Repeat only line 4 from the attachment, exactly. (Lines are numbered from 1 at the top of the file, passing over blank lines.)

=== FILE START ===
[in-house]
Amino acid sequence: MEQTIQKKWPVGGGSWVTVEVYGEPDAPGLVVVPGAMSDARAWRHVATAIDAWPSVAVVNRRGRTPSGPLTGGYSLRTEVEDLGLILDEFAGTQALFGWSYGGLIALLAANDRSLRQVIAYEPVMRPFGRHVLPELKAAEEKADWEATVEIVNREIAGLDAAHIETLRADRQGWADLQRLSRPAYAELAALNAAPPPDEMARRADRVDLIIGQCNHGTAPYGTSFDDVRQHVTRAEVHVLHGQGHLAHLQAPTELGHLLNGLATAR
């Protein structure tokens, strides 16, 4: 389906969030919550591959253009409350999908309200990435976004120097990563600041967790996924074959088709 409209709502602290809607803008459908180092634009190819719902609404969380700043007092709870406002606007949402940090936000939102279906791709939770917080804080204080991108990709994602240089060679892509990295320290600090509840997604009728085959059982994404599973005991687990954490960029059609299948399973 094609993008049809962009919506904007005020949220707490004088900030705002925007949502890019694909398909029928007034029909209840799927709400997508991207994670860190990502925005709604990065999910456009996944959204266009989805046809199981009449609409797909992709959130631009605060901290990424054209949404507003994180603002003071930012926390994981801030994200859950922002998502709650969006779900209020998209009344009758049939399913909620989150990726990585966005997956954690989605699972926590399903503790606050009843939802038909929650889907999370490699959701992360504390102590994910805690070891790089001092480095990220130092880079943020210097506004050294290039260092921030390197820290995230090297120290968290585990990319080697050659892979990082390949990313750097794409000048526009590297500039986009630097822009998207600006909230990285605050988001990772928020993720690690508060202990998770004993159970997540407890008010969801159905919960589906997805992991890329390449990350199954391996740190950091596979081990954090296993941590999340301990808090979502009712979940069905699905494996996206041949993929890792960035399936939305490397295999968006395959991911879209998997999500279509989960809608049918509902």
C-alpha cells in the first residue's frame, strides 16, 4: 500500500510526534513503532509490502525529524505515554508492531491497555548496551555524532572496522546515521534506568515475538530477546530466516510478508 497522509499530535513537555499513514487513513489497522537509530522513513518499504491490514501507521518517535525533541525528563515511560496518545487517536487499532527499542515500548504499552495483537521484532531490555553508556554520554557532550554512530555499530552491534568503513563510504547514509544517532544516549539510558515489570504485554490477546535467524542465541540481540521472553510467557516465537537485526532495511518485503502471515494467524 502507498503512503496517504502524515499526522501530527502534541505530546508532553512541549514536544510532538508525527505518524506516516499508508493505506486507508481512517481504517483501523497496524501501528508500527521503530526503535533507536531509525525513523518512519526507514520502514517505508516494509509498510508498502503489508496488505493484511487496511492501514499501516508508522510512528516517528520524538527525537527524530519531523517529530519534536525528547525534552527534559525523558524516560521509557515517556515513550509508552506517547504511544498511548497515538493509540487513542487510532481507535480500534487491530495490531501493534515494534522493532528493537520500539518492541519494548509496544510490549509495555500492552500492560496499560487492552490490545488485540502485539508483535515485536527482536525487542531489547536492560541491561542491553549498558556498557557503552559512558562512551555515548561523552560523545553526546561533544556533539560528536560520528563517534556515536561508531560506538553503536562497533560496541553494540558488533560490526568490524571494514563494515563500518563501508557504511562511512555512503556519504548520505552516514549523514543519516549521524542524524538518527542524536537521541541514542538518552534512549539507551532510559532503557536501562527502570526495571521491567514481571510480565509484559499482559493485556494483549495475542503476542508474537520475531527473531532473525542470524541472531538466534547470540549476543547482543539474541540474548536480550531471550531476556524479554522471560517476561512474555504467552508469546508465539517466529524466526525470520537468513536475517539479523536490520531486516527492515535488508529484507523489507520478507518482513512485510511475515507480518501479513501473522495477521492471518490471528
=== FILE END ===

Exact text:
C-alpha cells in the first residue's frame, strides 16, 4: 500500500510526534513503532509490502525529524505515554508492531491497555548496551555524532572496522546515521534506568515475538530477546530466516510478508 497522509499530535513537555499513514487513513489497522537509530522513513518499504491490514501507521518517535525533541525528563515511560496518545487517536487499532527499542515500548504499552495483537521484532531490555553508556554520554557532550554512530555499530552491534568503513563510504547514509544517532544516549539510558515489570504485554490477546535467524542465541540481540521472553510467557516465537537485526532495511518485503502471515494467524 502507498503512503496517504502524515499526522501530527502534541505530546508532553512541549514536544510532538508525527505518524506516516499508508493505506486507508481512517481504517483501523497496524501501528508500527521503530526503535533507536531509525525513523518512519526507514520502514517505508516494509509498510508498502503489508496488505493484511487496511492501514499501516508508522510512528516517528520524538527525537527524530519531523517529530519534536525528547525534552527534559525523558524516560521509557515517556515513550509508552506517547504511544498511548497515538493509540487513542487510532481507535480500534487491530495490531501493534515494534522493532528493537520500539518492541519494548509496544510490549509495555500492552500492560496499560487492552490490545488485540502485539508483535515485536527482536525487542531489547536492560541491561542491553549498558556498557557503552559512558562512551555515548561523552560523545553526546561533544556533539560528536560520528563517534556515536561508531560506538553503536562497533560496541553494540558488533560490526568490524571494514563494515563500518563501508557504511562511512555512503556519504548520505552516514549523514543519516549521524542524524538518527542524536537521541541514542538518552534512549539507551532510559532503557536501562527502570526495571521491567514481571510480565509484559499482559493485556494483549495475542503476542508474537520475531527473531532473525542470524541472531538466534547470540549476543547482543539474541540474548536480550531471550531476556524479554522471560517476561512474555504467552508469546508465539517466529524466526525470520537468513536475517539479523536490520531486516527492515535488508529484507523489507520478507518482513512485510511475515507480518501479513501473522495477521492471518490471528